A team of scientists at the Massachusetts Institute of Technology has developed what it describes as the first practical artificial leaf.
The device, made from silicon, electronics and catalysts, is the same size and shape as a playing card, but thinner.
It splits water into its two components, hydrogen and oxygen. These are then stored in a fuel cell and used later to generate electricity.
"It's really cool stuff -- they're taking a solar cell and turning it into a battery," Carl Howe, director of anywhere consumer research at the Yankee Group, told TechNewsWorld.
"You can think of this as the first dark solar energy because it'll give you solar energy at night in the form of light," Howe added.
Daniel Nocera, who led the team of scientists that developed the artificial "leaf," was not available for comment at press time.
Soon the World Will Love You, Sweet Leaf
Placing the artificial leaf it in a single gallon of water in bright sunlight could produce enough electricity to supply a house in developing countries with its daily electricity requirement, Nocera has claimed.
Much research has been conducted on the concept of an artificial leaf. Technically, the first artificial leaf was developed more than 10 years ago by John Turner of the U.S. National Renewable Energy Lab in Boulder, Colo.
However, Turner's device used rare, expensive materials and was highly unstable.
Nocera's device uses inexpensive materials that are widely available. It can use water from any source and is highly stable. He has shown that a prototype of his leaf in the laboratory operated continuously for at least 45 hours without a drop in activity.
Nocera has been working on this project for some time. Back in 2008 he worked with postdoctoral fellow Matthew Kanan to develop a process that would use sunlight to split water into hydrogen and oxygen.
The process was based on the researchers' creation of a new catalyst consisting of cobalt, phosphates and an electrode.
When placed in water and electricity from any source is run through the electrode, the catalyst produces oxygen. It is combined with another catalyst such as platinum that can produce hydrogen gas from water, to duplicate photosynthesis.
The conversion of solar energy into hydrogen under ambient conditions is considered to be one of the greatest challenges scientists face in this 21st century.
Scientists believe this process could help create cheap electricity, reduce our dependence on fossil fuels, and thus help mitigate global warming.
The technology used in Nocera's latest artificial leaf is based on work done at the Nocera Group.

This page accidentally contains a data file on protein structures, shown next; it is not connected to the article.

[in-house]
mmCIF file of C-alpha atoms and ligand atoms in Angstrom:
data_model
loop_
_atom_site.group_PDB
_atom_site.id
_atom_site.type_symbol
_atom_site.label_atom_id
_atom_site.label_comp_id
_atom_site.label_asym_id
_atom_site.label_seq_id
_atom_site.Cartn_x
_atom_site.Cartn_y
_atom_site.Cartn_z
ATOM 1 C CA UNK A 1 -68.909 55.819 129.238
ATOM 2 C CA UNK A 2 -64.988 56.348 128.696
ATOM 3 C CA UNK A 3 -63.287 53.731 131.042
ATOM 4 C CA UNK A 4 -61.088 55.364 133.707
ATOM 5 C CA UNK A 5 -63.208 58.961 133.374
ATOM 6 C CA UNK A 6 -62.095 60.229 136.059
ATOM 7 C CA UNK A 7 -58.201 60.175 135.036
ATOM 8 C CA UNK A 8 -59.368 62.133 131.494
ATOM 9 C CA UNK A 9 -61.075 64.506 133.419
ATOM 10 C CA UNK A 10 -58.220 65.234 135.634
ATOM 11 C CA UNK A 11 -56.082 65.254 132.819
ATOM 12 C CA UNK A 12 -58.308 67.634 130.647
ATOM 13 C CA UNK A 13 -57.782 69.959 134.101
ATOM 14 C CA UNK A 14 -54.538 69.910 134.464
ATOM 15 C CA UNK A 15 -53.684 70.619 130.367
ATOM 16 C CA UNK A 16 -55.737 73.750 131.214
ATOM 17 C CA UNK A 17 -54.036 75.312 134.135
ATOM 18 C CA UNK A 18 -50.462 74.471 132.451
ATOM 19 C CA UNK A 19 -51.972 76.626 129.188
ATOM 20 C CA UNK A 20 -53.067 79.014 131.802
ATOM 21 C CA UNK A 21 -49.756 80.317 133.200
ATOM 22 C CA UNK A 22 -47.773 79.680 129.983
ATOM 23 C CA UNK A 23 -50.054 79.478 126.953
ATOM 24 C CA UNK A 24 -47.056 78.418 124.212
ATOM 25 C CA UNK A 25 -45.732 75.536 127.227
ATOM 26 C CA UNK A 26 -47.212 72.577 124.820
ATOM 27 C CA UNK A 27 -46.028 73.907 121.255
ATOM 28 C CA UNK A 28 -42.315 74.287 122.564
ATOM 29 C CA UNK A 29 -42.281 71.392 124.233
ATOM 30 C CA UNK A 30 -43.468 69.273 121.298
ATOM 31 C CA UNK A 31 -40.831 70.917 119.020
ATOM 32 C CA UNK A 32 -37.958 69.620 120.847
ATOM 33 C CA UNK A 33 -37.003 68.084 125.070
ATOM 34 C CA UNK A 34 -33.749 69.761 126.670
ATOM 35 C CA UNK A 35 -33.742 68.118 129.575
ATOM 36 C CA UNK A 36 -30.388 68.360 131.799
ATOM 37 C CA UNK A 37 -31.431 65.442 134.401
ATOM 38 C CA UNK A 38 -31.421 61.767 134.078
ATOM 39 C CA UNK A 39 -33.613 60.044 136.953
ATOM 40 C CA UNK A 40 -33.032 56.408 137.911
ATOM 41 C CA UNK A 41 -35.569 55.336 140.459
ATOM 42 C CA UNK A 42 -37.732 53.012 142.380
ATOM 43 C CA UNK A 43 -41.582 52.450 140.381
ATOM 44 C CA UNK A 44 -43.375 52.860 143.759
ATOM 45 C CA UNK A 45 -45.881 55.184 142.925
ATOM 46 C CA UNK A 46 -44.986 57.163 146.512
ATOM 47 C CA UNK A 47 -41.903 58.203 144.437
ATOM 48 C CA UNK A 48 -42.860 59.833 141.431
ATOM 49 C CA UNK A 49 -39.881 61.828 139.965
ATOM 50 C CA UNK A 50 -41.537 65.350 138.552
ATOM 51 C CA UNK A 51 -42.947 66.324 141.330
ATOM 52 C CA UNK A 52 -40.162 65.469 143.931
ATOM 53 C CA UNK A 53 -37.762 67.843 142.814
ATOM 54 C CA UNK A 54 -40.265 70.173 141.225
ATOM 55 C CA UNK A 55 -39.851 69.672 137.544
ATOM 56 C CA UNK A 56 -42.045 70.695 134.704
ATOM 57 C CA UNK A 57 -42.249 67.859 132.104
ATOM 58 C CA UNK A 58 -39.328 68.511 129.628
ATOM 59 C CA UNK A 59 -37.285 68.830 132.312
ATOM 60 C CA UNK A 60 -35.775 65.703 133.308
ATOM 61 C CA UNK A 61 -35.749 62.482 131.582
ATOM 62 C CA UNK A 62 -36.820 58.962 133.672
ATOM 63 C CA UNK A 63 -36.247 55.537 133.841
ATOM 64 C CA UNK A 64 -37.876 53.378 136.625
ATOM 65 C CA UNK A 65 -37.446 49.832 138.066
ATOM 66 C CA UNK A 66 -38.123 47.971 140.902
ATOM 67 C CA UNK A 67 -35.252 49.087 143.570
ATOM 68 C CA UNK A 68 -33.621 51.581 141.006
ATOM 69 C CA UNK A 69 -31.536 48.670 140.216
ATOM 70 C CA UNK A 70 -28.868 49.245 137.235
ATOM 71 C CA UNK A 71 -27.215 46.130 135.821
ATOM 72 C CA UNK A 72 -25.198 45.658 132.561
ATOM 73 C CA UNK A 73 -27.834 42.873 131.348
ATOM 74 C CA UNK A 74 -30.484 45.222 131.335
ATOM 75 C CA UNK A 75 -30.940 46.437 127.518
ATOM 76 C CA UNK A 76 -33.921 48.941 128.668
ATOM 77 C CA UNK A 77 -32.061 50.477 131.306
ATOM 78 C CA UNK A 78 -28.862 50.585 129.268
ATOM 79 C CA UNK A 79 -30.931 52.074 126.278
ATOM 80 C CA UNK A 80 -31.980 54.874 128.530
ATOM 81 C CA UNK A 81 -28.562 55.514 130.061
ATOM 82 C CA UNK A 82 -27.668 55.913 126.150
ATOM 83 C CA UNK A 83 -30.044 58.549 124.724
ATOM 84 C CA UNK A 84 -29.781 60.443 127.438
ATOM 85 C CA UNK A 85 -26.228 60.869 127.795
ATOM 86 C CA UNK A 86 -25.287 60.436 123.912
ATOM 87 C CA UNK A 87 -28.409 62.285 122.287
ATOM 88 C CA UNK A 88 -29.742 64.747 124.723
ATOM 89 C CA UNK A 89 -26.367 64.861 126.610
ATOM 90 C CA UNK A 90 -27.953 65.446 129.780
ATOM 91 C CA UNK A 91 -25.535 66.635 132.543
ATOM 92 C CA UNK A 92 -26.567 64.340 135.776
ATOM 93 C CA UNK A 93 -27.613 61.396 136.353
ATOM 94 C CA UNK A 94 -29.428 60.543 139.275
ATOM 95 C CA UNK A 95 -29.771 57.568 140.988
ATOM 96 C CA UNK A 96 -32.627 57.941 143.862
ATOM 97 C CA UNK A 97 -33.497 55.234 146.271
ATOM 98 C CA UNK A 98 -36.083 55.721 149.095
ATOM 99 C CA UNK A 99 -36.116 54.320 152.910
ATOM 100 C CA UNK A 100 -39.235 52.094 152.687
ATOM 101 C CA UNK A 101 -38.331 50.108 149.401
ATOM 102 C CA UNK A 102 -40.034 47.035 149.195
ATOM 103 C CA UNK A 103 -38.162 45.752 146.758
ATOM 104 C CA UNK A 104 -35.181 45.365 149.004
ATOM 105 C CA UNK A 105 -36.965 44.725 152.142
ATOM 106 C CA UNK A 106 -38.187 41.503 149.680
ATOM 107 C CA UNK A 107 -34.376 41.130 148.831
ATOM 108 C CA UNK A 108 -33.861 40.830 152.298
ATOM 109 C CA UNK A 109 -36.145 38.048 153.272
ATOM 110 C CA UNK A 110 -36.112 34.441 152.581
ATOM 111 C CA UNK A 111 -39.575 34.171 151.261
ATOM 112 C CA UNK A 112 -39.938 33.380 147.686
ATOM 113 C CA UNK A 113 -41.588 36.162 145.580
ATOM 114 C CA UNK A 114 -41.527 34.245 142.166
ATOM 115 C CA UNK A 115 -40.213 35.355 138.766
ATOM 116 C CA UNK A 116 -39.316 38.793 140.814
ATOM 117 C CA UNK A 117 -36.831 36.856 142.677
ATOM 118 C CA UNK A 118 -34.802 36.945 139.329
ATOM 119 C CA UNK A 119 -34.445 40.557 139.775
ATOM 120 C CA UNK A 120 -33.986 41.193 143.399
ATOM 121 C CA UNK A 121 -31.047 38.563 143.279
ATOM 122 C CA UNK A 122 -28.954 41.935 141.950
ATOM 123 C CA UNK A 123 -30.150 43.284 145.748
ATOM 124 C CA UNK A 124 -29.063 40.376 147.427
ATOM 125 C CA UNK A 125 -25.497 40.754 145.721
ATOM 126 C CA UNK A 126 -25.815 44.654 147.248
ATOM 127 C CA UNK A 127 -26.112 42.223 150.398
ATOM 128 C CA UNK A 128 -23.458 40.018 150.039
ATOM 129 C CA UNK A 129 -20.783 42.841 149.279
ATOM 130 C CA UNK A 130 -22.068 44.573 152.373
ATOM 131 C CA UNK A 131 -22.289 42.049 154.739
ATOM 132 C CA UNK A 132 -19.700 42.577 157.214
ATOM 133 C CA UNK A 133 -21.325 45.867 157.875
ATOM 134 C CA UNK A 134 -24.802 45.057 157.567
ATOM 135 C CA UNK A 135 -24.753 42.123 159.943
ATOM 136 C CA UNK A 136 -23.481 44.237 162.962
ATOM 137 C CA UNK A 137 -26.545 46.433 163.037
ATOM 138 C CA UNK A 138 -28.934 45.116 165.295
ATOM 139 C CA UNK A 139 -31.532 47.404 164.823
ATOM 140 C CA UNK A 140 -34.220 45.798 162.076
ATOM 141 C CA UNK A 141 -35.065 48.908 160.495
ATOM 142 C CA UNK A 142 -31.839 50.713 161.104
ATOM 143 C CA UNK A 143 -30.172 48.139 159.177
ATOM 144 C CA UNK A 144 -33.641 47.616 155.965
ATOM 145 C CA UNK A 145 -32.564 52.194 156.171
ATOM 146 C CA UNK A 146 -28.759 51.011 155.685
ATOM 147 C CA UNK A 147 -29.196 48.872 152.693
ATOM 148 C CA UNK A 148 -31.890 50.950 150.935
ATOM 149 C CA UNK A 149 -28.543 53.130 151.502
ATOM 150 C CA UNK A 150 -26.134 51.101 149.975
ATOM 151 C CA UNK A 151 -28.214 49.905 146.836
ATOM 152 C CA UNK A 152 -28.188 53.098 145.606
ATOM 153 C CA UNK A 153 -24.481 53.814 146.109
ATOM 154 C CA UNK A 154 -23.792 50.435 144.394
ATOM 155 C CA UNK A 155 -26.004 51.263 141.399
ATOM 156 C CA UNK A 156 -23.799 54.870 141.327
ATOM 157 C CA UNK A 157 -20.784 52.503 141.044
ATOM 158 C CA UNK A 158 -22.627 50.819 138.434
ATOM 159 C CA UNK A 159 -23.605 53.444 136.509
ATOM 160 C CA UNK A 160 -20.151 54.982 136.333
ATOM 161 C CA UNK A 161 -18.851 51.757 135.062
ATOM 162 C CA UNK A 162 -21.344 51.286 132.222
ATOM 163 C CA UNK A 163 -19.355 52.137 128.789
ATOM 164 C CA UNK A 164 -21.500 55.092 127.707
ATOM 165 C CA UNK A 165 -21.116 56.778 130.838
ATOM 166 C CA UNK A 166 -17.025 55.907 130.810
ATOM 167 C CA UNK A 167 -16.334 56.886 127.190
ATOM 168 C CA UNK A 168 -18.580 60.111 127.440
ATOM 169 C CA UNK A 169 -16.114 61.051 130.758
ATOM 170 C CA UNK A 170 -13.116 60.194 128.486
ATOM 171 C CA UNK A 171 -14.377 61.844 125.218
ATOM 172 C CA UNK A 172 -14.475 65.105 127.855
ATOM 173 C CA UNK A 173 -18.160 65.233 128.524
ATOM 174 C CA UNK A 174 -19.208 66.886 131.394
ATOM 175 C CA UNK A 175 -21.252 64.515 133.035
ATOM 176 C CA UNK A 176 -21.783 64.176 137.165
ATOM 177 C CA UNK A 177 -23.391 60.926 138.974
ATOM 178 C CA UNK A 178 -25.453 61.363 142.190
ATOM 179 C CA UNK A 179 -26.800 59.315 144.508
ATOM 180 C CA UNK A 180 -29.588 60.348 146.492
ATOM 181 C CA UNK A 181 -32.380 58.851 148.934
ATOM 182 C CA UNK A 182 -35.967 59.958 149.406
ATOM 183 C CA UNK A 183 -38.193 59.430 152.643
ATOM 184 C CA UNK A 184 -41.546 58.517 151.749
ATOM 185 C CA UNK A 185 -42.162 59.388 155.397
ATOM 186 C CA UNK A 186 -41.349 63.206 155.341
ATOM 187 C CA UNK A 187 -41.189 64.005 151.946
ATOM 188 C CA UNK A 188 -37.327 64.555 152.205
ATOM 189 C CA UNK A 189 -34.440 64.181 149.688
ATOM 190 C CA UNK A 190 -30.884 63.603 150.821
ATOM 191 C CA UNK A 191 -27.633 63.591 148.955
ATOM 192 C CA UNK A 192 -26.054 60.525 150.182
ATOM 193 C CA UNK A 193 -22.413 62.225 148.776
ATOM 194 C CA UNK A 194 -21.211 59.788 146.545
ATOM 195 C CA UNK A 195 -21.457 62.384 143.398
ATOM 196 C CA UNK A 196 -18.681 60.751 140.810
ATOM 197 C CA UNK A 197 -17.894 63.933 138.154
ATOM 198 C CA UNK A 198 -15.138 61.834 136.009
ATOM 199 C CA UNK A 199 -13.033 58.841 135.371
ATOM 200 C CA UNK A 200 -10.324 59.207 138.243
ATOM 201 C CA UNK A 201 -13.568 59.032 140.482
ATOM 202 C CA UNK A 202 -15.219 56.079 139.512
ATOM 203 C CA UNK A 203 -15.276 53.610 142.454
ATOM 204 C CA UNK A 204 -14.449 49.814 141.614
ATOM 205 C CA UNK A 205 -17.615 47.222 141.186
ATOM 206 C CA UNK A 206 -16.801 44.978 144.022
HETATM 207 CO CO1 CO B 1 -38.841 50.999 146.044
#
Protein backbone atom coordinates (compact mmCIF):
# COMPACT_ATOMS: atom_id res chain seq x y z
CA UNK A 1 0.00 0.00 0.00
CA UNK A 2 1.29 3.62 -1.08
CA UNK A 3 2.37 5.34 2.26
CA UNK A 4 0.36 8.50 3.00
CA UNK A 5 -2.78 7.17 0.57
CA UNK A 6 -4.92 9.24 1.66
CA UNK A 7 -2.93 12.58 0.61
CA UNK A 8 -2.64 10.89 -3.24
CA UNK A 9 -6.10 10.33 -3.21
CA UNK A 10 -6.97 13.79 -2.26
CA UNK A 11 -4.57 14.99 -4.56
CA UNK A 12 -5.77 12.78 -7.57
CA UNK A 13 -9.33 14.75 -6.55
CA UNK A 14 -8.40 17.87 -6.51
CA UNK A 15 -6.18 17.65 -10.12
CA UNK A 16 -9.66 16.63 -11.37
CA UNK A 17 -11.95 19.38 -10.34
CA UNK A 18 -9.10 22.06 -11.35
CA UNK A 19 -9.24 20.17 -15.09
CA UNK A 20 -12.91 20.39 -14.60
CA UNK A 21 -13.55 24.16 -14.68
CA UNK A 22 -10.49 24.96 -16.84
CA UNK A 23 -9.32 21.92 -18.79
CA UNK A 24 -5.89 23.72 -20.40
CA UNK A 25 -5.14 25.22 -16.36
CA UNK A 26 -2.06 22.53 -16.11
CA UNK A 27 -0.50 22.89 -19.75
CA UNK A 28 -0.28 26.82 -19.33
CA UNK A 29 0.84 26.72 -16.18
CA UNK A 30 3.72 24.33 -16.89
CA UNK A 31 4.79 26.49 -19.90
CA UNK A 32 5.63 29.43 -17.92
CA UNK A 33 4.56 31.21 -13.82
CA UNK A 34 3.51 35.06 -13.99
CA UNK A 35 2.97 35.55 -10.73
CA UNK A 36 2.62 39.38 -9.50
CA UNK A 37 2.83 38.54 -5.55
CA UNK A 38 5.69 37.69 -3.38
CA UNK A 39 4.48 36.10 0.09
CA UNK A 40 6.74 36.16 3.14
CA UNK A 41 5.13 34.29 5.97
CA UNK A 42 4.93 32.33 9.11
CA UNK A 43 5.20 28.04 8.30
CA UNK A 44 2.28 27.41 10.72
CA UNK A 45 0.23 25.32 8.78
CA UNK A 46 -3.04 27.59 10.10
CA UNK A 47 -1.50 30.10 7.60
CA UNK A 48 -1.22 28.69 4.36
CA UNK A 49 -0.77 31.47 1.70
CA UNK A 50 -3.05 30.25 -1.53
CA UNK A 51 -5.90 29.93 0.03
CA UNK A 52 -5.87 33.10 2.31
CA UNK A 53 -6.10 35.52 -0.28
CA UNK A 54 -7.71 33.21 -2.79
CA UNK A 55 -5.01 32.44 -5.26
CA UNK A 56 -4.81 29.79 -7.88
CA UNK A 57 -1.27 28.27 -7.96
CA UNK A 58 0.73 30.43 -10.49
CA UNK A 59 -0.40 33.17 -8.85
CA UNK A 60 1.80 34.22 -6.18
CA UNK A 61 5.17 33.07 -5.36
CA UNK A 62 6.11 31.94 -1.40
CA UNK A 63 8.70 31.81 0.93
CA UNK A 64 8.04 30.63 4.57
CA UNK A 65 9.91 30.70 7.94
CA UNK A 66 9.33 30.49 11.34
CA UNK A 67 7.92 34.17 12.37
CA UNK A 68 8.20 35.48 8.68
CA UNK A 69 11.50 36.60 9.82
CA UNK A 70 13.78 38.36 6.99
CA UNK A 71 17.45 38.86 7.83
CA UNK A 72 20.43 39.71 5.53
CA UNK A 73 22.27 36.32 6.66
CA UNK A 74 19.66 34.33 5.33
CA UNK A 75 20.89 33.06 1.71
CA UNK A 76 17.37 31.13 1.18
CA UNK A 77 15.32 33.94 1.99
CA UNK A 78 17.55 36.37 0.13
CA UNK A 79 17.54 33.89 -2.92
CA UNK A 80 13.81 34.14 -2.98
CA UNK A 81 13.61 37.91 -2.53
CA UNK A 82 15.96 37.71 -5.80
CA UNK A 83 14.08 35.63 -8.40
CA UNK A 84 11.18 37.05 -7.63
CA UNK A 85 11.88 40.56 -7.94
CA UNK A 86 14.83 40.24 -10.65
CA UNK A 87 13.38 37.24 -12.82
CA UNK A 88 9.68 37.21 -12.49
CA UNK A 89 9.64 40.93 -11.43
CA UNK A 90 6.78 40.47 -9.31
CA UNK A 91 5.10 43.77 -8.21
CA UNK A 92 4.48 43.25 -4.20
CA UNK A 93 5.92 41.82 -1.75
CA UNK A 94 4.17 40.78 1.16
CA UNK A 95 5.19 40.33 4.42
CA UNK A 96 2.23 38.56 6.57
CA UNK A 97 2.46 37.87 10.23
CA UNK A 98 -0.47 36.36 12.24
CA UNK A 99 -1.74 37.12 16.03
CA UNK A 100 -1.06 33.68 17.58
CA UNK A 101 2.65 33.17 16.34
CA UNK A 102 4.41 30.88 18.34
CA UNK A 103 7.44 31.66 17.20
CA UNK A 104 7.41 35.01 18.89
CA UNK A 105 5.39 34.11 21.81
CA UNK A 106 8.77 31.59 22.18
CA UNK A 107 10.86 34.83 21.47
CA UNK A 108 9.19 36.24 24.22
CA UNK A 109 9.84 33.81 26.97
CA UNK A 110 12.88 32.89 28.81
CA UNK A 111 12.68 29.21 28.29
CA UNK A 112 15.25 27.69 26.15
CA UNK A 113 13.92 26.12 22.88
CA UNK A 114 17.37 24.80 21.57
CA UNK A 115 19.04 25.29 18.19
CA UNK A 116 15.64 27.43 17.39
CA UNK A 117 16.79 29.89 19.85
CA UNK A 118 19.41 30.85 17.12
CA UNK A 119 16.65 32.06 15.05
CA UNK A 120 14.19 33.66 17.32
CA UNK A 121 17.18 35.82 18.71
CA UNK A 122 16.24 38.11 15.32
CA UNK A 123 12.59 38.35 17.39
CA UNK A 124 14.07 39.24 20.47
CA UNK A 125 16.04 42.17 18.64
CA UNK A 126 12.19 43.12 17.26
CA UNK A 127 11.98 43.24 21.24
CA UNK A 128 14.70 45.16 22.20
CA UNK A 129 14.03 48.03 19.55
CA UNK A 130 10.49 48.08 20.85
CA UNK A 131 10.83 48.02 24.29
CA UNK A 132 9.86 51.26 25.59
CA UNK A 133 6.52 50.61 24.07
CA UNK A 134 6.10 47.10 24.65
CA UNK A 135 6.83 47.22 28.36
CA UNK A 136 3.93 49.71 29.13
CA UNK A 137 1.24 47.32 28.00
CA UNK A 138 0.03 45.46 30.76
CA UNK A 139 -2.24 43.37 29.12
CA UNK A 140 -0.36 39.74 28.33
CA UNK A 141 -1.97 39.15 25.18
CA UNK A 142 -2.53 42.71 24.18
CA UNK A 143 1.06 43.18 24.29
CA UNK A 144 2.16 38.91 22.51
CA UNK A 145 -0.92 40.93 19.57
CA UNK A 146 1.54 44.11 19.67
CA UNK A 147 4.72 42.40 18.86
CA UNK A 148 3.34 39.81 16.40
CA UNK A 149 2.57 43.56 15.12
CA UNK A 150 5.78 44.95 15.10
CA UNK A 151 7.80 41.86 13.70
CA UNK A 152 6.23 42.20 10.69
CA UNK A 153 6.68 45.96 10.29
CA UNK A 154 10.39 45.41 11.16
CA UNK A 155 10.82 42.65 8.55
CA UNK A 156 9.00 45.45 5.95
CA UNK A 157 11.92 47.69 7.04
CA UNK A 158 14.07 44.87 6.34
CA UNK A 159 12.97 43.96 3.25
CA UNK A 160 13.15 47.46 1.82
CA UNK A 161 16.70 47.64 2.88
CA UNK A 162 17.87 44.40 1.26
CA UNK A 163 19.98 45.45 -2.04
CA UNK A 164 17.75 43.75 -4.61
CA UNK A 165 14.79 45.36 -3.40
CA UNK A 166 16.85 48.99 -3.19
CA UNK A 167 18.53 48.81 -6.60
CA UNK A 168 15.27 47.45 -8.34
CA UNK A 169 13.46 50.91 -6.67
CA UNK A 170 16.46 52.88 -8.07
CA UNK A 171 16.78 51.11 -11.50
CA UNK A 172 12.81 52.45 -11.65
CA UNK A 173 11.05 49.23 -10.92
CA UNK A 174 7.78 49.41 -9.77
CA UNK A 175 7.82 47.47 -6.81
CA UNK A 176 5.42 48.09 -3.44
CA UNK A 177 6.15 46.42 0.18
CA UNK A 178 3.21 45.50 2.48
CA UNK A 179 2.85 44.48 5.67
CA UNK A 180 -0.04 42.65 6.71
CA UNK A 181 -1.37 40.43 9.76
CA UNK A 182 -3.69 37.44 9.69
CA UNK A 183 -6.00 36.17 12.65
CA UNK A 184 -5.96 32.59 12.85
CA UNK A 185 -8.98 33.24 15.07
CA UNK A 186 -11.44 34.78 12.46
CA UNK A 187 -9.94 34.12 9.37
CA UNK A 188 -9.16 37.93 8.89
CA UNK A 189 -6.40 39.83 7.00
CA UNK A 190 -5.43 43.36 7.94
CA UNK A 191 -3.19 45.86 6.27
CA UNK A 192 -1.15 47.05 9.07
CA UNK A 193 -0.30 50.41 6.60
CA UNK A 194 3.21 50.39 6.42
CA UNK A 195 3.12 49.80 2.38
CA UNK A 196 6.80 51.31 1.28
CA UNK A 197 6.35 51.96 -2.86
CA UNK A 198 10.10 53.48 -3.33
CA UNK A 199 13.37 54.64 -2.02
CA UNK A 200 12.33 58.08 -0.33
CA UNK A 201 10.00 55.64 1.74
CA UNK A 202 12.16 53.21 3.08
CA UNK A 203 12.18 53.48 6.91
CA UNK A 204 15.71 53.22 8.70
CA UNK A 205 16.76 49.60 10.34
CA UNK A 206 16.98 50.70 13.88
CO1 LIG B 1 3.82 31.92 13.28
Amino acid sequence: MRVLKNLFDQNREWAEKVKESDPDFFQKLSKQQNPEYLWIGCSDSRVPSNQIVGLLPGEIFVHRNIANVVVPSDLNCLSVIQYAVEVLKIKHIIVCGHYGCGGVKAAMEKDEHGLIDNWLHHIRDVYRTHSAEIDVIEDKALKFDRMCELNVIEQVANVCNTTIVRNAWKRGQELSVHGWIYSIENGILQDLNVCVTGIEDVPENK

New catalysts in the Nocera labs self-assemble from water to form a partial cubane structure. They are self-healing, and they split PH-neutral water into hydrogen and oxygen at atmospheric pressure and room temperature.
Cubane is a synthetic hydrocarbon molecule that consists of eight carbon atoms arranged at the corners of a cube with one hydrogen atom attached to each carbon atom.
The catalyst operates at 100mA per square cm at 76 percent efficiency.
"Look at the numbers," the Yankee Group's Howe said. "At 100 mA per square cm, you get a pretty high density, so they're probably getting some good power from the device."
The efficiency of the artificial leaf is also impressive, Howe suggests.
"Overall, solar panels are typically in the 10 percent efficiency range nowadays, so they're not high-efficiency devices," Howe remarked. "If you have something that's able to absorb sunlight at anything close to 70 percent efficiency, it's practically turning sunlight into gold."
The ability to split PH-neutral water has led to the discovery of an inexpensive hydrogen-producing catalyst that operates at 1,000 mA per square cm at 35 mV overpotential.
What all this means is that it could eventually enable the large-scale deployment of solar energy by providing a mechanism for its storage as fuel, the Nocera Group states.
It's a Long, Long Road
The development of Nocera's artificial leaf is a step in the right direction, Jim McGregor, chief technology strategist at In-Stat, told TechNewsWorld.
"This may lead us to larger solutions that let us use thermal, solar and hydrogen solutions all at one time, and that will be huge," McGregor stated.
Relying on solar energy alone is not good enough, McGregor said.
"One of the problems with solar rays is that they heat up the equipment you use excessively," McGregor explained. "After a certain period, the equipment gets so hot that efficiency goes down. So you want to try to mimic nature and create an ecosystem where all these technologies -- thermal, solar and hydrogen -- work together," he said.